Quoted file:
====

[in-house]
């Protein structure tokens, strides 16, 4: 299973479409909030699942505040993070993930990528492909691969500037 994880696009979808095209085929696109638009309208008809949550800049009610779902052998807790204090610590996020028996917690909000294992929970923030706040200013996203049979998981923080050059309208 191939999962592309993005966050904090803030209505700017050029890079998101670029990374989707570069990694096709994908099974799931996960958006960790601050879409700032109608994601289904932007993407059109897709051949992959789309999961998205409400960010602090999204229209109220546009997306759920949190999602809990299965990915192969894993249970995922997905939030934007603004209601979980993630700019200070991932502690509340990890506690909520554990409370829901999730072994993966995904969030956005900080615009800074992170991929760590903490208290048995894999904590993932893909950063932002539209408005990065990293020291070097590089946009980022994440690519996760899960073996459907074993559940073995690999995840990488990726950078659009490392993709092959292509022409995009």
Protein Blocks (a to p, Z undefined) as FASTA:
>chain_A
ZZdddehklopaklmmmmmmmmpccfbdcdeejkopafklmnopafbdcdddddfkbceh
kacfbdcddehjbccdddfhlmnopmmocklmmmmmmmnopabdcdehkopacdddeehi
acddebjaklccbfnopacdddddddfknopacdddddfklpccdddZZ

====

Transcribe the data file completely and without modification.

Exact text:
[in-house]
């Protein structure tokens, strides 16, 4: 299973479409909030699942505040993070993930990528492909691969500037 994880696009979808095209085929696109638009309208008809949550800049009610779902052998807790204090610590996020028996917690909000294992929970923030706040200013996203049979998981923080050059309208 191939999962592309993005966050904090803030209505700017050029890079998101670029990374989707570069990694096709994908099974799931996960958006960790601050879409700032109608994601289904932007993407059109897709051949992959789309999961998205409400960010602090999204229209109220546009997306759920949190999602809990299965990915192969894993249970995922997905939030934007603004209601979980993630700019200070991932502690509340990890506690909520554990409370829901999730072994993966995904969030956005900080615009800074992170991929760590903490208290048995894999904590993932893909950063932002539209408005990065990293020291070097590089946009980022994440690519996760899960073996459907074993559940073995690999995840990488990726950078659009490392993709092959292509022409995009």
Protein Blocks (a to p, Z undefined) as FASTA:
>chain_A
ZZdddehklopaklmmmmmmmmpccfbdcdeejkopafklmnopafbdcdddddfkbceh
kacfbdcddehjbccdddfhlmnopmmocklmmmmmmmnopabdcdehkopacdddeehi
acddebjaklccbfnopacdddddddfknopacdddddfklpccdddZZ